El Niño is making a return. What does that mean for our area?
(WHSV) - El Niño is making a return and it could arrive as soon as early this summer. The Pacific Ocean has a specific water circulation that changes from time to time. During its normal circulation, trade winds blow west along the equator, and this takes warm water into Asia from South America. That warm water from South America is then replaced by cooler water.
During El Niño, the trade winds weaken. The warm water stays more to the east closer to North and South America. This changes the weather pattern as it causes the Pacific jet stream to move south of its typical position. This results in usually warmer and drier weather across the northern US and cooler and wetter weather across the southern US.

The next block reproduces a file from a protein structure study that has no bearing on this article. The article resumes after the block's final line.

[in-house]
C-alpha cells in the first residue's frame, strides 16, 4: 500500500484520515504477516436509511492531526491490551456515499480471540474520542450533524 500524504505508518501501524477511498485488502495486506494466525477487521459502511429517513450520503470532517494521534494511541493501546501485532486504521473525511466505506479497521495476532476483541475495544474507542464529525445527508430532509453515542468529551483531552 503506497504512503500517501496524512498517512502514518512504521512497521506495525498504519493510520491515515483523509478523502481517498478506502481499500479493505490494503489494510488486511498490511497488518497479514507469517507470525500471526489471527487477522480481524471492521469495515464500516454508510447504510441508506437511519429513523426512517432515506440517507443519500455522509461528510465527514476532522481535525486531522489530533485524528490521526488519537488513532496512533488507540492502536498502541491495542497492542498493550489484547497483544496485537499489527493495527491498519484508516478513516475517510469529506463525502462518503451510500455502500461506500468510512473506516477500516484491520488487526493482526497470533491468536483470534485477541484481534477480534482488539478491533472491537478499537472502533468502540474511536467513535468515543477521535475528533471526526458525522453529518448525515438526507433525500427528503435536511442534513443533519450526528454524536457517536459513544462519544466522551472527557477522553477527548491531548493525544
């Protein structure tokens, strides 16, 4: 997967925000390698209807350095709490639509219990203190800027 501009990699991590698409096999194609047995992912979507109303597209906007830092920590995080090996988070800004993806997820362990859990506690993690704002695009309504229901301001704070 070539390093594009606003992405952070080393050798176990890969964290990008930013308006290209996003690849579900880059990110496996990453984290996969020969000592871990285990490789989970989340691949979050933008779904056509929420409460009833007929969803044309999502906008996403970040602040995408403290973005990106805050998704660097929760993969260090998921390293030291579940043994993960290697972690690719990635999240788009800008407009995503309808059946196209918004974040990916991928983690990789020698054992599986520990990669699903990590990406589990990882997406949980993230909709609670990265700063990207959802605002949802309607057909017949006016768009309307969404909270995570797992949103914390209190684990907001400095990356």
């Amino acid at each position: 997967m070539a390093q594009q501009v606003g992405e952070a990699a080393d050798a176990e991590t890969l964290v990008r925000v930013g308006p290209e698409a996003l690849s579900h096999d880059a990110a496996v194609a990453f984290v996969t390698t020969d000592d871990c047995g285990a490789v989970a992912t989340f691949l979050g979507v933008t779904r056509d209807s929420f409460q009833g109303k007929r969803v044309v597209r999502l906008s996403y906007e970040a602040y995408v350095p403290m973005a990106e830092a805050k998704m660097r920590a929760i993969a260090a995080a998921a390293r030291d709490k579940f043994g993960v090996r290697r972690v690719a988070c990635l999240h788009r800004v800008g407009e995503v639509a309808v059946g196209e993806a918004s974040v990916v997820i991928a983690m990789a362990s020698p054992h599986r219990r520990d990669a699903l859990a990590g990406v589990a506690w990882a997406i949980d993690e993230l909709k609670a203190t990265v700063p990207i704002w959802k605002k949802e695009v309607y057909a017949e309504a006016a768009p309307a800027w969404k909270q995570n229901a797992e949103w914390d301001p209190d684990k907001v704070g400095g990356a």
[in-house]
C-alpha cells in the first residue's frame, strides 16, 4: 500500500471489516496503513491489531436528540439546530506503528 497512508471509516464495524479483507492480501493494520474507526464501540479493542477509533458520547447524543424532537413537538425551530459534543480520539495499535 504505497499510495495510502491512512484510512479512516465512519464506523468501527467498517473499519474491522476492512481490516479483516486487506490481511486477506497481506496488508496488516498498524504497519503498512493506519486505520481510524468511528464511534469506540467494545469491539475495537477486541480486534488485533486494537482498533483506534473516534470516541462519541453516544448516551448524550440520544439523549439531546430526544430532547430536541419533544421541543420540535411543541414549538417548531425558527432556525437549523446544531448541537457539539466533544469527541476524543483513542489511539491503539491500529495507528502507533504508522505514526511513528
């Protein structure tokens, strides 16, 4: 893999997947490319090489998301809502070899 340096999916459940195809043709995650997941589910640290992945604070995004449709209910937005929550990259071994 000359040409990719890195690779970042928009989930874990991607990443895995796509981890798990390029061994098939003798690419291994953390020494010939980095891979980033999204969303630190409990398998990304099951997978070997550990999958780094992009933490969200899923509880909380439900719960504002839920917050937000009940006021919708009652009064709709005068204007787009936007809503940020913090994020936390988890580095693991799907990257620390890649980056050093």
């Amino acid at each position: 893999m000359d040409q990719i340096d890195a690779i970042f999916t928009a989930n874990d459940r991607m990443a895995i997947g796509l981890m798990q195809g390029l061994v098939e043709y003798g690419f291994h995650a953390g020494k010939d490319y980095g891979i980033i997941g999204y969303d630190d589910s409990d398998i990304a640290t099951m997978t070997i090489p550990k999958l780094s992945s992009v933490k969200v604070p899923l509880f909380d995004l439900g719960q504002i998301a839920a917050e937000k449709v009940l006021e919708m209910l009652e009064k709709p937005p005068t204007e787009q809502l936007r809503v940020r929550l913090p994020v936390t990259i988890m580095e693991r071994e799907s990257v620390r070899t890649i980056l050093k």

In our area, El Niño can have various effects on our weather. When an El Niño occurs, it usually results in cooler-than-average temperatures across our area in the summer. This isn’t always true, but 6 out of the last 7 strongest El Niños since 1950 ended up leading to at or below-average temperatures for the months of June, July, and August.
Another thing that El Niño commonly leads to is a less active hurricane season in the Atlantic. Typically with El Niño, there is more wind shear in the Atlantic and more stability. Wind shear is not good for developing or sustaining hurricanes as shear tears these storms apart. More stability in the atmosphere prevents the lift required for these storms to form. This doesn’t mean we won’t see hurricanes this summer and fall but it likely won’t be a very active hurricane season.
El Niño can also play a role in the snowfall that we see during the winter. Typically during El Niño years, there tends to be more snowfall in our area. For snow lovers, that’s a good sign considering how little snow our area received this past winter.
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